By the authors’ reckoning, modeling needs an established body of knowledge, usable by all specialists in the discipline.
This work begins by explaining concepts related to the levels of system specification and their formalism (both computationally and mathematically). In particular, it mentions the need for hierarchical decomposition and system descriptions from the view of continuity or separated events, that is, differential equations, difference equations, and discrete events.
For each event, whatever the formalism that models it, when it undergoes a state transition, it may need to be coupled with the components of an entire system. The authors use the language of morphisms, particularly homomorphisms, to refer to the relations between single-state transitions and multiple-state transitions. In mathematics, a homomorphism is a function that preserves operations defined within objects. Indeed, microstate transitions get preserved within macrostates, thus respecting granularity once it is defined.
The work then discusses discrete-time models such as Conway’s Game of Life as successful computational strategies for self-sustaining, independent entities that interact.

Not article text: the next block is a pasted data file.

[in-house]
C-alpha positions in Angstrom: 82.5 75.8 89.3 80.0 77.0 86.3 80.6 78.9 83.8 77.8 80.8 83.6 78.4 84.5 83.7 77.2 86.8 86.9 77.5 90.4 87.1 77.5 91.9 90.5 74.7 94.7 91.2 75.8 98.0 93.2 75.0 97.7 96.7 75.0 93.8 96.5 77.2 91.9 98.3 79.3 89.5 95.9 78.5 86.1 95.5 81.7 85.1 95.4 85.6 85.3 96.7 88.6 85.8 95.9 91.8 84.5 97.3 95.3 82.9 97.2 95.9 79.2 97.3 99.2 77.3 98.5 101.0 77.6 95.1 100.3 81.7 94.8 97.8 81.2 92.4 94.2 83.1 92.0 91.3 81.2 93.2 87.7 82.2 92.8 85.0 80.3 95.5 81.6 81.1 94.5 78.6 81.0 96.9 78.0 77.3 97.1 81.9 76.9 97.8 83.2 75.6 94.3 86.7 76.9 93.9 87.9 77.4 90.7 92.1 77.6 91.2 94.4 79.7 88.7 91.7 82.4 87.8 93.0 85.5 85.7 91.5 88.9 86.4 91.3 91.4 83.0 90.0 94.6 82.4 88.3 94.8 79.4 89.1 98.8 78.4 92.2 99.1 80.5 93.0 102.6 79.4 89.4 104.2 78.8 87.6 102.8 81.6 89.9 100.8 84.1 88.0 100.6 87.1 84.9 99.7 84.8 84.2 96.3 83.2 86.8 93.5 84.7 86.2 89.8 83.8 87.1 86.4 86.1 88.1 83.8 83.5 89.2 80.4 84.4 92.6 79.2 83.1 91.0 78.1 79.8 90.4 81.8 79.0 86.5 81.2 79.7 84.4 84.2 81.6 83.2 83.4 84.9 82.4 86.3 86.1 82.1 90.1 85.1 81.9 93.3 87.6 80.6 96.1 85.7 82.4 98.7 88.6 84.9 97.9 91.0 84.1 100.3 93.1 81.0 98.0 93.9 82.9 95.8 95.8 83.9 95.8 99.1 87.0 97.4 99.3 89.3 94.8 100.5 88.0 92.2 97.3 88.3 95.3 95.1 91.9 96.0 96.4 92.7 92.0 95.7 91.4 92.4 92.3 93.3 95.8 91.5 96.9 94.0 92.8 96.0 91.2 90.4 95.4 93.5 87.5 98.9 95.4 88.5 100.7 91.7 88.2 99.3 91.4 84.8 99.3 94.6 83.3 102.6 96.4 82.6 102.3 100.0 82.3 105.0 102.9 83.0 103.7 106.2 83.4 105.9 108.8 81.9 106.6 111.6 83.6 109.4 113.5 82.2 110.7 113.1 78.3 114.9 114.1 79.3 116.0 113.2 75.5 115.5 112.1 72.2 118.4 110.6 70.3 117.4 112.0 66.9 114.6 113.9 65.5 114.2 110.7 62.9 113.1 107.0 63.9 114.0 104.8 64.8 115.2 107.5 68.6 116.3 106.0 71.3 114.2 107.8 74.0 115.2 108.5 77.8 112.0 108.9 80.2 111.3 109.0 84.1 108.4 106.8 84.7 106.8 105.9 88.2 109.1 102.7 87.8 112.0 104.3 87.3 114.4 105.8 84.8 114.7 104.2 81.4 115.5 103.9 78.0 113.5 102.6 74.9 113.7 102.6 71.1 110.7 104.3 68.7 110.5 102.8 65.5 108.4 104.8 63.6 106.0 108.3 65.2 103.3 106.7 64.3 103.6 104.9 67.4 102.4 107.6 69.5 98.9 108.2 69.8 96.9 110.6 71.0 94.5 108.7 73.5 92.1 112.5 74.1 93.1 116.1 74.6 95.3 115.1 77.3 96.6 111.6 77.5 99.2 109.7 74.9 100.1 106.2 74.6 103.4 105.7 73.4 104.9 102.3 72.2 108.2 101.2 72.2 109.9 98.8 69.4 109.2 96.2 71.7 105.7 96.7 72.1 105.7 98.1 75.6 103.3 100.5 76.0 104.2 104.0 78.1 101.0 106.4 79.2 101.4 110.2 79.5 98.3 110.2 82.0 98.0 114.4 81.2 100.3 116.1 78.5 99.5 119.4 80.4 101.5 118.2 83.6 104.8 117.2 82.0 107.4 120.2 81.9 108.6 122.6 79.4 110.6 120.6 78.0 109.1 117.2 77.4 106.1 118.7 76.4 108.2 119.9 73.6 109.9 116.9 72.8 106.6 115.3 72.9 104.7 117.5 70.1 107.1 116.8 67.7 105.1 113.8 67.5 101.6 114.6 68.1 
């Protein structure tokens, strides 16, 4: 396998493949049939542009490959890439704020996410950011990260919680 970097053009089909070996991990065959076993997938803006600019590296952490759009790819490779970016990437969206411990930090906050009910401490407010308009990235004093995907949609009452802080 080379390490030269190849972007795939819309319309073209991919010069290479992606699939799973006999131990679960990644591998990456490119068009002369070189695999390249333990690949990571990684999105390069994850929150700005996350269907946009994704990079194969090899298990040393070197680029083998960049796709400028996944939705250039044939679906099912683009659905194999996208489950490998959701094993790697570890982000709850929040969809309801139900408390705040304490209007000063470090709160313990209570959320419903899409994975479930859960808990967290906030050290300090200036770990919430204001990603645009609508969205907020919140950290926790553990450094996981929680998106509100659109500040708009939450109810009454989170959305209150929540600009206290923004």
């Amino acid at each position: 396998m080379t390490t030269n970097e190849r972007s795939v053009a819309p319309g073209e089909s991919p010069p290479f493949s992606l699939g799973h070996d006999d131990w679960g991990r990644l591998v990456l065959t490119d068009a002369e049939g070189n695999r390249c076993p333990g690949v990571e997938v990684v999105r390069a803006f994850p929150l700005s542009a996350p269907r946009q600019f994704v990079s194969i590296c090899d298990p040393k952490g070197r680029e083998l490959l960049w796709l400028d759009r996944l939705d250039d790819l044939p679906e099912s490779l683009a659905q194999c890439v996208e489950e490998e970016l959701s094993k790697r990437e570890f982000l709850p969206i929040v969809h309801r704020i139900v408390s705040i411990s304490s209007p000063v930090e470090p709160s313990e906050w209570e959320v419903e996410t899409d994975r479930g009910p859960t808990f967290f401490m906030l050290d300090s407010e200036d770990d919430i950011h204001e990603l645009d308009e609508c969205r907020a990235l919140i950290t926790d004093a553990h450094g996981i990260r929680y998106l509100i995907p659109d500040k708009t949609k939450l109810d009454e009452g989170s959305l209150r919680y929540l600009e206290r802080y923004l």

For the hands-on work connected with this book, readers can use a simulation environment; the book describes DEVSJAVA.
The book also discusses numerical issues with the models, for example, the convergence toward solving ordinary differential equations under different numerical schemes, and even the Lipschitz condition for discrete event system specification (DEVS). The intent is not just to expose errors in the numerical approximations, but also their effects in event representation.
This work uses concepts from homological algebra, such as commutative diagrams, for some general explanations; functional notation, pseudocode, and code itself are used sparingly (as XMILE, an open standard for system dynamics modeling). The book ends with spiking neuron modeling through iterative specification and DEVS Markov models.
I highly recommend this book to mathematicians and computer specialists in simulation, as well as more general professionals and advanced undergraduates who would like to better understand modeling.